Nonetheless,Labianca et al (2000) stressed the role of managers as role models. Findingsshowed the ability for employees to watch supervisors intently, waiting to seewhether management’s commitment to change is skeptical. Such researchidentifies managers as critical change agents, especially in top-downalteration. It additionally highlights the difficulty for managers to makesense of reactions; being a vital role and challenging role. Managers mustcommunicate their understandings in ways that provide subordinates withcertainty. This plays with cognitive and behavioral responses of managers whengiven the challenge of adopting a change in which they may not have a say over,onto employees whom equally removed from the decision-making process.  Indecision making, the prominence of communication and creating conditions to aidthis are imperative. Dent and Goldberg (1999) work recognise that humans andhow we change, has not affected any understanding concerning resistance, inacademic work.

Through accepting employee’s reasons for resisting, causes toovercome can be identified. Further supported in Kotter (1995) research whichstudied 100 companies over a ten-year period. Findings showed employeesunderstood the reasons for change and wanted to make it happen. But obstacleswere identified, in place, that prevented accomplishment. It further identifiedpersonal obstacles are rare. Consequently, the main reasons for employeeresistance are not personal but organisational issues.

Highlightingaccountability to the organisation itself, and authority figures.  Similarly,this also highlights resistance to change identified in most managerial andleadership textbooks. Questioning durability and authenticity of such work.

First, reasons for resistance are made aware. Highlighting uncertainty, threat,consequences of decisions, loss, and tolerance. Recommendations for change alsofollow a similar pattern of education, negotiation, facilitation, and coercionof some form. The belief that manipulation (Kreitner, 1992), such as withholdinginformation, to implement change on employees with the least amount ofopposition are investigated.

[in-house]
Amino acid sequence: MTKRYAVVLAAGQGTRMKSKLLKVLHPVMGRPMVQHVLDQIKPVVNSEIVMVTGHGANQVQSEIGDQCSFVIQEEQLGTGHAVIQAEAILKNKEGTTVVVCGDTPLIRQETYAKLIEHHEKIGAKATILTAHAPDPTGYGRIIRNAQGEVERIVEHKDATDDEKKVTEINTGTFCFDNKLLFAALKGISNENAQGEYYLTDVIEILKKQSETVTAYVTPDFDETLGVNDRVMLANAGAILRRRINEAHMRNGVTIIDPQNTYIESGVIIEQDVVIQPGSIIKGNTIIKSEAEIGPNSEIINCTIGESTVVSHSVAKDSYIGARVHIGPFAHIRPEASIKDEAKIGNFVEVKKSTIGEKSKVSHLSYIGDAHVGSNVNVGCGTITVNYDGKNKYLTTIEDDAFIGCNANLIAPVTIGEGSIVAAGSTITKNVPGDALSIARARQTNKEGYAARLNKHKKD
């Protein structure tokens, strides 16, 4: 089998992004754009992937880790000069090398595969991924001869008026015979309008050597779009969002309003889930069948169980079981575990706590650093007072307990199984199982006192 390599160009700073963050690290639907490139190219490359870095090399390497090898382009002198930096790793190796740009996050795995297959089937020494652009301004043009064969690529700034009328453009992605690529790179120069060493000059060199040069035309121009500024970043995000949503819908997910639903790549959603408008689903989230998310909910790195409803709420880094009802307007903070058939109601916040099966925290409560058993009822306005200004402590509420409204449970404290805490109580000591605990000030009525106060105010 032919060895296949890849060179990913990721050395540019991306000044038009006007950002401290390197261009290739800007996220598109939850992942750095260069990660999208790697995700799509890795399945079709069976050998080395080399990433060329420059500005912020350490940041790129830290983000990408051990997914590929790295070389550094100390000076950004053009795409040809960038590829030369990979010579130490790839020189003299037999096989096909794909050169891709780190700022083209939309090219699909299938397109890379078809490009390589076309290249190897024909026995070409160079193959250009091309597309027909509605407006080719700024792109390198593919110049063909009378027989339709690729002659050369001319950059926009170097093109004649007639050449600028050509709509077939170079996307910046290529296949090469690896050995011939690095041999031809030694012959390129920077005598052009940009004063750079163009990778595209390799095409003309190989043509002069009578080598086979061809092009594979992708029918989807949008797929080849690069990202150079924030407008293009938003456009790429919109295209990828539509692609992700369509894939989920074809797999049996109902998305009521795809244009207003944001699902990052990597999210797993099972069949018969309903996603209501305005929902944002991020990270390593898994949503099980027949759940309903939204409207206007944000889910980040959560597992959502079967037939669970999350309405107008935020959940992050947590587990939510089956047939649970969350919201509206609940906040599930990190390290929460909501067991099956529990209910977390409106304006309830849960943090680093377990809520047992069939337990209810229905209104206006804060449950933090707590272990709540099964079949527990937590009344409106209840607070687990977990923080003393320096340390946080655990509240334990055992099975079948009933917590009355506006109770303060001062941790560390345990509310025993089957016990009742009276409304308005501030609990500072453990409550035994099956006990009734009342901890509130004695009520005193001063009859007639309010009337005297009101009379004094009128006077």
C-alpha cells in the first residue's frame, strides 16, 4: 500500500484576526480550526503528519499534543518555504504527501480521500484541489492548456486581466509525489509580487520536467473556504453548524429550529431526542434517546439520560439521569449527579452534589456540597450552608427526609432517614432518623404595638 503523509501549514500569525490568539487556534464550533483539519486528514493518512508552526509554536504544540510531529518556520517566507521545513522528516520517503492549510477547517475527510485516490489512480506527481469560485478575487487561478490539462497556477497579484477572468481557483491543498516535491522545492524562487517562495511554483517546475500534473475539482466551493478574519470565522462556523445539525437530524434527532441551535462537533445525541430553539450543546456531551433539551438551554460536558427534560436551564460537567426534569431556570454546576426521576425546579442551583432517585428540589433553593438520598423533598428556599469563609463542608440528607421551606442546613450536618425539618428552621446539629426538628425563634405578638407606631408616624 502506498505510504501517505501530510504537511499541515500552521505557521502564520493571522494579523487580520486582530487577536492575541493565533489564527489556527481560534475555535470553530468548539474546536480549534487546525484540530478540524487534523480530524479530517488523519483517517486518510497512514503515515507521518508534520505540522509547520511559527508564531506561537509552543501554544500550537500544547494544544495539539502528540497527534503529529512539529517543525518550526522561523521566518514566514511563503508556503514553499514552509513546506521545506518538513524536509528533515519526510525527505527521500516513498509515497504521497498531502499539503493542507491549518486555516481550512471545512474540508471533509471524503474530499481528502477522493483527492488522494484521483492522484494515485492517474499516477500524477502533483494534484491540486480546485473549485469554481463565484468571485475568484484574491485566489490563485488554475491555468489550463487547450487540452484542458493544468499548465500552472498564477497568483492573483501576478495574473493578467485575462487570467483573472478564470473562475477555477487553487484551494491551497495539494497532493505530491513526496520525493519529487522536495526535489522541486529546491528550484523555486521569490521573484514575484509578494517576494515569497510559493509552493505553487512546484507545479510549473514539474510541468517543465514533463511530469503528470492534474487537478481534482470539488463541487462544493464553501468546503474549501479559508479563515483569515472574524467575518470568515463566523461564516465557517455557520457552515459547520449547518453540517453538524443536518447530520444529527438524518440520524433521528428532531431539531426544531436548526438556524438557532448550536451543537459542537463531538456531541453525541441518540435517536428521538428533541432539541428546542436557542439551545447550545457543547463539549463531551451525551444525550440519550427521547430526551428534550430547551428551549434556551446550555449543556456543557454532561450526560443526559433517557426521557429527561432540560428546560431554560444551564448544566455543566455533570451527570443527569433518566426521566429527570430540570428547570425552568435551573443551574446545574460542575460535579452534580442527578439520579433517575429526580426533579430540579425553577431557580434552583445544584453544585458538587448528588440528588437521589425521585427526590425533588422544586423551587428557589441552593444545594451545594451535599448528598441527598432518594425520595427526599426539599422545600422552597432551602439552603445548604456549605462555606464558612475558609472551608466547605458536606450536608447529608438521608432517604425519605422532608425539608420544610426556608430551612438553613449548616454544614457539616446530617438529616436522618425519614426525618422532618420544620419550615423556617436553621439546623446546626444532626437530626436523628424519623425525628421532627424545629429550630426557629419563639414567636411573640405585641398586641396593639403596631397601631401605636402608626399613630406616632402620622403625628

Such recommendations are written with the beliefthat change is the right thing, and resistors are disruptive to thisprocess.  Additionally, change isrecognised as a psychological concept. In contrast to the work of Ford and Ford(2009).  Moreover, Lewins (1947) workrecognised barriers to change through a force-field analysis; he identifiedthat weakening the obstacles to change was easier itself then strengthening thedrivers. Such view is recognising homeostatic control. He highlighted theimportance of group dynamics itself, and how these play a role in socialmanagement. It could be considered here, that the best way to achieve dynamicchange is for power influence such as executives to immerse themselves ininstitutional change. Lewin’s work highlighted a more systematic view than apsychological one as dominant.

Thus, the importance of perception, as isadopted with a different meaning, and how managers themselves deal withimplementing change in their workforce has a direct effect on the reactions ofemployees.  Suchleads us to the work of Ezzamel et al (2001). An examination of frustratedmanagement efforts in re-engineering working practices, in response tocorporate-driven initiatives. Manager’s role in a company is to ensuresufficient productive attempt in accumulating capital for goods and service,accrued by such labor is defined. Conflicts between owners and workers; as wellas design and organisation of work, is prevalent and is usually dealt with bybeing suppressed or institutionalised. It also picks up on the idea in thelabor process analysis that there is a disregard to worker’s resistance; informs of control, playing a role in the formation and development of managementcontrol strategies.